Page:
After Brazil’s military dictatorship ended, black Brazilians started to gain prominence in politics. One such example is Benedita da Silva, Brazil’s first female senator. Her resilient attitude was honed throughout her life, including when she received her high school diploma at the age of 40 and went to college at the same time her daughter was studying.

Her political resume includes becoming a senator, as well as the first Afro-Brazilian governor of the State of Rio de Janeiro, and Minister of the Secretary of State. 

She is also a fierce advocate for women’s rights in Latin America.

Paula Marcela Moreno Zapat

Paula Marcela Moreno Zapat is a Colombian politician, engineer and college professor. She was appointed in 2007 to serve as Colombia’s Minister of Culture, thus becoming the first Afro-Colombian woman to hold a cabinet position in her country, also the youngest. As part of her work as Minister of Culture, she has put Colombia’s name on the map, literally. She has acquired spots for her home country to exhibit at book fairs, film festivals, concerts, and conferences around the world.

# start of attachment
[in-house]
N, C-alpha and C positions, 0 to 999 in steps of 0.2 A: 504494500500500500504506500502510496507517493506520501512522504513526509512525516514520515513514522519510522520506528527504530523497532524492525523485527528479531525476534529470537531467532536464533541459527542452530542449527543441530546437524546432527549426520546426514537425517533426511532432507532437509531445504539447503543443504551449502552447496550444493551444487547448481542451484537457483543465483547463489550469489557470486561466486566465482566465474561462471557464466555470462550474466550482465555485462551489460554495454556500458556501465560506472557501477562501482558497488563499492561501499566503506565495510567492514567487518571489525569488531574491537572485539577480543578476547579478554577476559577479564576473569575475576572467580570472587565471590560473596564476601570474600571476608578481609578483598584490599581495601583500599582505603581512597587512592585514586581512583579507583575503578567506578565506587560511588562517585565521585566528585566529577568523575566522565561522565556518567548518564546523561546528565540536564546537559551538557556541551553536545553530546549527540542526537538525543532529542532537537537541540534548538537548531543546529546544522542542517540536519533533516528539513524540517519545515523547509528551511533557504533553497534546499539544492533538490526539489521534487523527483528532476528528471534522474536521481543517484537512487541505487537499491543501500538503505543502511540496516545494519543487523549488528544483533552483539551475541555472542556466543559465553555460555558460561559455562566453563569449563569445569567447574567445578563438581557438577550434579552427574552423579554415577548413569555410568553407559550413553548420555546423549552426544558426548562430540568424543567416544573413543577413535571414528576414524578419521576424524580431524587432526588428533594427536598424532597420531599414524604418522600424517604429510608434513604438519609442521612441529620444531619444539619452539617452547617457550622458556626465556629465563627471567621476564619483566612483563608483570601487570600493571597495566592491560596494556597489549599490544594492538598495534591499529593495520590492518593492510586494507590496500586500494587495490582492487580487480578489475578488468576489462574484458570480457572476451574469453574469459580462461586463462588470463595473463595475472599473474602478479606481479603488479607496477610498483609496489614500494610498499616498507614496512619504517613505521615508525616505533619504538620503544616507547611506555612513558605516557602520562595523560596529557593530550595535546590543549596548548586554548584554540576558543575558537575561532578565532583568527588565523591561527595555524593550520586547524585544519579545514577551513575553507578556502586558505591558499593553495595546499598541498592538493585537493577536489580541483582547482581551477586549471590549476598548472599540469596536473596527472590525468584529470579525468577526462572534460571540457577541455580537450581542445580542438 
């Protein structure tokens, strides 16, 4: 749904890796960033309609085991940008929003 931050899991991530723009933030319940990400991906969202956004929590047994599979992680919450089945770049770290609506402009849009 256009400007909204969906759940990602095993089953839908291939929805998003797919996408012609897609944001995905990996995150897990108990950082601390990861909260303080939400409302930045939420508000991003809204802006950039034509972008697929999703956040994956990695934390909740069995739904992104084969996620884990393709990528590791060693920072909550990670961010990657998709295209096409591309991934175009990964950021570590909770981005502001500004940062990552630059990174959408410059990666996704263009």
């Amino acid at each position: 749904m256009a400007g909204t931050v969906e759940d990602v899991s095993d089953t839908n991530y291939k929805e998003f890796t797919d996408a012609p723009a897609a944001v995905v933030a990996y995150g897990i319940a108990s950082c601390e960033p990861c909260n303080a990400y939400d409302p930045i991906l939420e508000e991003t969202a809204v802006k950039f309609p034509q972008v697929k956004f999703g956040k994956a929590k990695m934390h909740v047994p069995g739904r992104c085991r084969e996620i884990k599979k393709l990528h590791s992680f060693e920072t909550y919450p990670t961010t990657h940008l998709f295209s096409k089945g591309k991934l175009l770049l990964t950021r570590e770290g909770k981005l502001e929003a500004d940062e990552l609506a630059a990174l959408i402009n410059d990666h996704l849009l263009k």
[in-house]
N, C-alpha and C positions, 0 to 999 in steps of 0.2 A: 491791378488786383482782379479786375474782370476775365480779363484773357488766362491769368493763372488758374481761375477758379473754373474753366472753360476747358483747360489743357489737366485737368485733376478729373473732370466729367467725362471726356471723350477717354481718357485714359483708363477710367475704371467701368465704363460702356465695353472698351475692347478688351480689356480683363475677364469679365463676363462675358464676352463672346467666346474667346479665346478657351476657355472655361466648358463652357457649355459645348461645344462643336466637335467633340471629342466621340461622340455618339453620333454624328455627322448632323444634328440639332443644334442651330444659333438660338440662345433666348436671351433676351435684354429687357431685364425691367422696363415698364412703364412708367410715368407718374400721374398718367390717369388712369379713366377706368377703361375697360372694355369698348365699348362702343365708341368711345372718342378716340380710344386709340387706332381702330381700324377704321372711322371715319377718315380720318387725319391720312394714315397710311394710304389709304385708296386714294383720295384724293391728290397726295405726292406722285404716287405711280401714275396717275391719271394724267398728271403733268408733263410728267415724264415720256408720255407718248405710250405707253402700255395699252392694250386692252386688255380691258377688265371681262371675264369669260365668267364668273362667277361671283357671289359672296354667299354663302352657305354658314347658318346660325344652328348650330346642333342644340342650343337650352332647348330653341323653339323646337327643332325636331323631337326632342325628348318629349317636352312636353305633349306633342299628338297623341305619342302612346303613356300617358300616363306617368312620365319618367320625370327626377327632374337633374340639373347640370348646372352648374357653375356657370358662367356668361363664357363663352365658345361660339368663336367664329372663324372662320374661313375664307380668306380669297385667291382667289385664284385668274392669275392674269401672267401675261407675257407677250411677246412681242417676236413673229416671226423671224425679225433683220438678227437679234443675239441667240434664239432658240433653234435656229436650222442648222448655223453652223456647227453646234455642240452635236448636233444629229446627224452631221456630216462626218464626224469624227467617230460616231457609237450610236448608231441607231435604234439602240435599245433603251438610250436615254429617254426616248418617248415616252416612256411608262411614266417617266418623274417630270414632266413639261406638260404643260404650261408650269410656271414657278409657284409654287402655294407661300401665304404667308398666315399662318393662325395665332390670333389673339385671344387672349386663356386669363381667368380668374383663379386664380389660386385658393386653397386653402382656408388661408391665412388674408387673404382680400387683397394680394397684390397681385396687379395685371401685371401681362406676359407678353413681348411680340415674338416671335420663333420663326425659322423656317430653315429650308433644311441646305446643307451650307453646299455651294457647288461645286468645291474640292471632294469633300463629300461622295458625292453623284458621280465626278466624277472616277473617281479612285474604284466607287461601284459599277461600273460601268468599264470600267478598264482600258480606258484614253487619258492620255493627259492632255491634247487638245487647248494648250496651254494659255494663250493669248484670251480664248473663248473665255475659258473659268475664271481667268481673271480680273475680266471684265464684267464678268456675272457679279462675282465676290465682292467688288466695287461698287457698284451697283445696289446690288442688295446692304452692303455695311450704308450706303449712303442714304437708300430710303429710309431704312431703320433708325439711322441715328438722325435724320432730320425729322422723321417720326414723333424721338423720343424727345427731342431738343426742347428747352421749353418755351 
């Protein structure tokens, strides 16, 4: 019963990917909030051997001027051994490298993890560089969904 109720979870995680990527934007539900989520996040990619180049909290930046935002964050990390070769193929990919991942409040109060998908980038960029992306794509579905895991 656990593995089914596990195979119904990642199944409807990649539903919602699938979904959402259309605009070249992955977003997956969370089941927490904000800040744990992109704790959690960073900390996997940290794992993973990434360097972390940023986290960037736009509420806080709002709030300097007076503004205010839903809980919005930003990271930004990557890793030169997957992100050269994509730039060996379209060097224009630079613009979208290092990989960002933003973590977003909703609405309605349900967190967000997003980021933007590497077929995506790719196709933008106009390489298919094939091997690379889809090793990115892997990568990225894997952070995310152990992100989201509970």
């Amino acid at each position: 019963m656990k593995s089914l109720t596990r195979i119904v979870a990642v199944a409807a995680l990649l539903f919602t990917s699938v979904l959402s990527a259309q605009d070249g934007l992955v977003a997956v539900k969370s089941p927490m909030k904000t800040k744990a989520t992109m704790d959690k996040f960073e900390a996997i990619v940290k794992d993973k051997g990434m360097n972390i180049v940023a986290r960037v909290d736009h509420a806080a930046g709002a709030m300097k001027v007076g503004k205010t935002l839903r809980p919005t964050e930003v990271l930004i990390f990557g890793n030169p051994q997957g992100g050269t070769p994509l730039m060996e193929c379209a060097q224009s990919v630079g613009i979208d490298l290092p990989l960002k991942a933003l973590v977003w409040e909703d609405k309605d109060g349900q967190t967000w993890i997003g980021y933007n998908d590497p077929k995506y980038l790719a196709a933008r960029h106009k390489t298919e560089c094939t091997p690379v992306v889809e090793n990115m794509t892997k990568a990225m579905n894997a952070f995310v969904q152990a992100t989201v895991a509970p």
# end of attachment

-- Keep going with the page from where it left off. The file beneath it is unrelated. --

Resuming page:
Luis Gilberto Murillo

Another Afro-Colombian engineer who had a successful career in politics is Luis Gilberto Murillo. 

In 1998, Murrillo won the governorship for the state of Chocó, becoming one of the youngest people to do so. However, he was stripped from his governorship in 1999 due to what some newspapers and residents called a controversial court ruling.